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Eliminating Period Poverty Together

By February 3, 2021April 4th, 2023JumpSpark


Period poverty is one of the most overlooked struggles, yet it still manages to affect more than 40 million people here in the United States alone, according to the Shriver Report. In January, the Jumpspark Strong Women Fellowship hosted a Zoom meeting to discuss the topics of period poverty, menstrual equity, and what the Atlanta community can do to create change. Lorrie L. King, former public health and humanitarian response professional, spoke to the group about how her experiences have taught her about the importance of advocating for menstrual aid projects and educating people on menstrual issues. Another big component of the event was involved with Project Dignity, a program created by the Jewish Federation to bring people facing period poverty the supplies and education they need to maintain menstrual hygiene. 

The event kicked off with a brief explanation of the purpose of Project Dignity, and Lorrie presented a video about period poverty. Produced with women experiencing homelessness in New York City, this video was made to open the eyes of people around the country to what unhoused people who menstruate go through each month. 

Many people living on the streets and facing poverty, in general, are forced to choose between necessary menstrual hygiene commodities and food because the products are overpriced. Rather than purchasing the typically expensive period products, people have resorted to using all types of materials to “take care” of their period. Some of these include napkins, socks, leaves, rags, and shirts, all of which do not meet the standards of safe-to-use products. 

Later in our session, the group began discussing the history behind periods and how the menstrual cycle used to be something celebrated but has slowly become something taboo and to be ashamed of among many cultures. Many menstruating people in places like Western Nepal are removed from their primary living spaces and sent to unsanitary huts while they are on their periods. These women are cast out and are forced to live in sheds with the farm animals because menstruating is considered to be dirty and impure.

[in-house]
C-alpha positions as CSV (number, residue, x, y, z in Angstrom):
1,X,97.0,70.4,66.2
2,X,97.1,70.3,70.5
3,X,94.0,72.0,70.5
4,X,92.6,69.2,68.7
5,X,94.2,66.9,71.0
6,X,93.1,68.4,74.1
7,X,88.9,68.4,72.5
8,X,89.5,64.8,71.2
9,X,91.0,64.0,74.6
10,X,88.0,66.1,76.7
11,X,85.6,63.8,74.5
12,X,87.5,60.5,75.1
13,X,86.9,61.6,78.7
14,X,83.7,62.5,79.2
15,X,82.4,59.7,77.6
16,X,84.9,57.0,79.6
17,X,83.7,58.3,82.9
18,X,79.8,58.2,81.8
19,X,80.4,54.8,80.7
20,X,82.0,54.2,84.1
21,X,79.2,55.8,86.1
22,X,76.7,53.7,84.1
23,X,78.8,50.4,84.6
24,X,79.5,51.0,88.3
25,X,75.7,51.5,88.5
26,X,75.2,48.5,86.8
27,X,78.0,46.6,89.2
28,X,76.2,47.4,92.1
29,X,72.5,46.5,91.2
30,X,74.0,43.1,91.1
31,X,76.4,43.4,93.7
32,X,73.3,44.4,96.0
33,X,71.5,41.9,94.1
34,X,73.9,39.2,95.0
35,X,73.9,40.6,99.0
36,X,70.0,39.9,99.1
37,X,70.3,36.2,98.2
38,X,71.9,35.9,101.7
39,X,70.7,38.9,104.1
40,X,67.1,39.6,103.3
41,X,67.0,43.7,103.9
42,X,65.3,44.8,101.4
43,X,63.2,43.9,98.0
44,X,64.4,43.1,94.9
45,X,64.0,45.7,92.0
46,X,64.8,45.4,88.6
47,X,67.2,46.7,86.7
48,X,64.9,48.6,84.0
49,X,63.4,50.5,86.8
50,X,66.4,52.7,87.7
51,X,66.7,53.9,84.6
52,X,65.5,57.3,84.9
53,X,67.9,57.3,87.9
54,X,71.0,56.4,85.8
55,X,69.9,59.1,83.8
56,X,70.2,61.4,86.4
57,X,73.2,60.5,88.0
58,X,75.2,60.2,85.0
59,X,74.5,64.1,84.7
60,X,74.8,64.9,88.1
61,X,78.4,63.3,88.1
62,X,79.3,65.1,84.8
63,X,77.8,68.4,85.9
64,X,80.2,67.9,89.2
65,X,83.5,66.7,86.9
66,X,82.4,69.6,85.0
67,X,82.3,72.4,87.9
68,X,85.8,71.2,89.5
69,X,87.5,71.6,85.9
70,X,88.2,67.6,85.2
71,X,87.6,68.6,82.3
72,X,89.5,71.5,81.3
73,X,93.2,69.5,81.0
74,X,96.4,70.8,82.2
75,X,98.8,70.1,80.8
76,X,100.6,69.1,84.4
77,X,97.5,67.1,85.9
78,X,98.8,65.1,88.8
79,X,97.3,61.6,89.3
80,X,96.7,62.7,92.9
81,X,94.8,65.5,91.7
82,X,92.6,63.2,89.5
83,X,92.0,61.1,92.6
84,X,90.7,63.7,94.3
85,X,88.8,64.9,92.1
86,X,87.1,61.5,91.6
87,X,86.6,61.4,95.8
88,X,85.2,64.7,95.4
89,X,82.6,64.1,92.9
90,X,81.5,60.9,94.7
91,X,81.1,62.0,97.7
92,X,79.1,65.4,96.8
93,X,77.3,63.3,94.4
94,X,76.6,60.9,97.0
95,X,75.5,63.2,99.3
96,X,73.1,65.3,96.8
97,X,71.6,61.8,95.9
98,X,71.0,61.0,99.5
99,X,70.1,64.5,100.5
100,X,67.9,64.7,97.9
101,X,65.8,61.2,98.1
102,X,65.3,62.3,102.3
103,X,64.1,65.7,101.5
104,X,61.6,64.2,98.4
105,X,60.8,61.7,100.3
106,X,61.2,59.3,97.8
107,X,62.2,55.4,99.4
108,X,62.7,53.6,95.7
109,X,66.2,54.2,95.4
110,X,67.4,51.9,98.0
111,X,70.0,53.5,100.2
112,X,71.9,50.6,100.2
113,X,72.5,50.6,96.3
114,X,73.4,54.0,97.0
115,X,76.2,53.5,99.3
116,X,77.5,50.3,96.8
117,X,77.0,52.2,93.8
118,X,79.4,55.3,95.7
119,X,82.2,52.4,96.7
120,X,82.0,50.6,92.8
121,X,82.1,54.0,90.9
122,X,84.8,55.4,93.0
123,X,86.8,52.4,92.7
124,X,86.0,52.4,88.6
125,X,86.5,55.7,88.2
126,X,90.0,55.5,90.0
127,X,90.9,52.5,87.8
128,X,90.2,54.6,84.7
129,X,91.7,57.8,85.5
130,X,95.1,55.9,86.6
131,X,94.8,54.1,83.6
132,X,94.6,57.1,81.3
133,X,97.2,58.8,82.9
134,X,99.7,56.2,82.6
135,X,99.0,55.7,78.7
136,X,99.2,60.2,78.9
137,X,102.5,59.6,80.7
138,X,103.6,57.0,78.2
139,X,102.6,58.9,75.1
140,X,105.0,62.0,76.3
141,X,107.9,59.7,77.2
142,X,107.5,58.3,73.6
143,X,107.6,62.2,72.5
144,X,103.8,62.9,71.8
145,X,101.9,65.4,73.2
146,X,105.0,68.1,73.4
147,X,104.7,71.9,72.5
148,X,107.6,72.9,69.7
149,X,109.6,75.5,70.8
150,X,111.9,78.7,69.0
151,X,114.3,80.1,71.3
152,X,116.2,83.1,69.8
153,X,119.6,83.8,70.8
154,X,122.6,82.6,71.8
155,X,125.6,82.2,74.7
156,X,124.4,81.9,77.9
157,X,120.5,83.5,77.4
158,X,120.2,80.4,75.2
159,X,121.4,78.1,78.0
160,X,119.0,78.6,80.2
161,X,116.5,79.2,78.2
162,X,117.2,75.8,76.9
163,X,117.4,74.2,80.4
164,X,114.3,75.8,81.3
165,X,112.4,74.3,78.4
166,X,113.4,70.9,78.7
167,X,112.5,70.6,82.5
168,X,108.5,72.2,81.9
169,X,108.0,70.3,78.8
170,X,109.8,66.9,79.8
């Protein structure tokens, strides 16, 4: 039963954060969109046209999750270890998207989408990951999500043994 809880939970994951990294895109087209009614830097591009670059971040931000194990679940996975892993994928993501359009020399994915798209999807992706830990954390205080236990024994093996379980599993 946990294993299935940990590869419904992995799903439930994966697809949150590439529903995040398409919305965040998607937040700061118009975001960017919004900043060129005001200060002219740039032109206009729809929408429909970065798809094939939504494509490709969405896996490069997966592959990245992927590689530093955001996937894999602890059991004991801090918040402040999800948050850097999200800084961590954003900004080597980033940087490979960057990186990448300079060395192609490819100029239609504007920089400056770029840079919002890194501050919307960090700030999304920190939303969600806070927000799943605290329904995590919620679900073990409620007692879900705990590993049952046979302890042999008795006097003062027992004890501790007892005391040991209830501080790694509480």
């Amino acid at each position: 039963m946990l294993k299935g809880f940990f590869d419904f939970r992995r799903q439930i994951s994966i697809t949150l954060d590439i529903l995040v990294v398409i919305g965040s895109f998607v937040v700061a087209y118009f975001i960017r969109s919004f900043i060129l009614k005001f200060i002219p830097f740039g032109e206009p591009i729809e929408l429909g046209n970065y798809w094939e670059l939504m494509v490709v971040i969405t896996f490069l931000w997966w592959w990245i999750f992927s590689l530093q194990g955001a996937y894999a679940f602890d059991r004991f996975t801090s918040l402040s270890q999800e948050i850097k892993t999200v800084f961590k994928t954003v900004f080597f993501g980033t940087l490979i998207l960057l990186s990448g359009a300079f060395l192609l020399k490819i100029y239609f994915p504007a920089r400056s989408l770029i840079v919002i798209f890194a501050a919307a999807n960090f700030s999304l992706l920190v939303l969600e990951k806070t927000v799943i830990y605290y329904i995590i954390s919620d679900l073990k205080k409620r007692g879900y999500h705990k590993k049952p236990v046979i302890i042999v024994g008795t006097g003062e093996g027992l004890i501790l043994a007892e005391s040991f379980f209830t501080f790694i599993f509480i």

A screenshot from Project Dignity’s zoom lecture.

This culture of removing women from their homes and placing them in the subtropical elements, such as extreme temperatures and high altitudes, causes many women to be prone to further health issues and to die. Girls living in these areas have been neglected and are uneducated about their own bodies. They do not understand what happens to them every month, nor where the blood even comes from. This lack of education and information leads to extreme misinformation among the culture, which causes more pain and suffering for women. 

Period poverty is a global issue, but it also affects many people here in Atlanta, and Project Dignity also works to help create change locally. Periods are a personal topic, especially for young people who have to manage their period while going to school and maintaining education. This month, Project Dignity is focusing on donating menstrual products to high schools in the Atlanta community. According to a survey done by State of the Period, 1 in 5 teenagers suffer from period poverty, and many high schoolers who get their periods are not supplied with necessary items such as pads and tampons during their school week, which Project Dignity is trying to change. 

Periods should not be something that has to impair the education and school days of teenagers. Pads and tampons should be supplied in restrooms of public schools to ensure that no student will have to worry about how they will manage their period. 

Another major initiative of Project Dignity this month is to help provide menstrual products for local refugee centers. When refugees arrive in Atlanta, they are each given packs filled with essentials; however, these packs almost never include period supplies. Project Dignity has set up an Amazon wishlist to make it as easy as possible for people to donate period supplies. Both of these missions are equally important and can easily be achieved with the support and generosity of our community. 

Leah Moradi, 16, is a sophomore at The Weber School in Sandy Springs, GA, who enjoys being with friends, reading, and advocating for topics she is passionate about.

This article was originally published in VOX ATL. Read the full article here.

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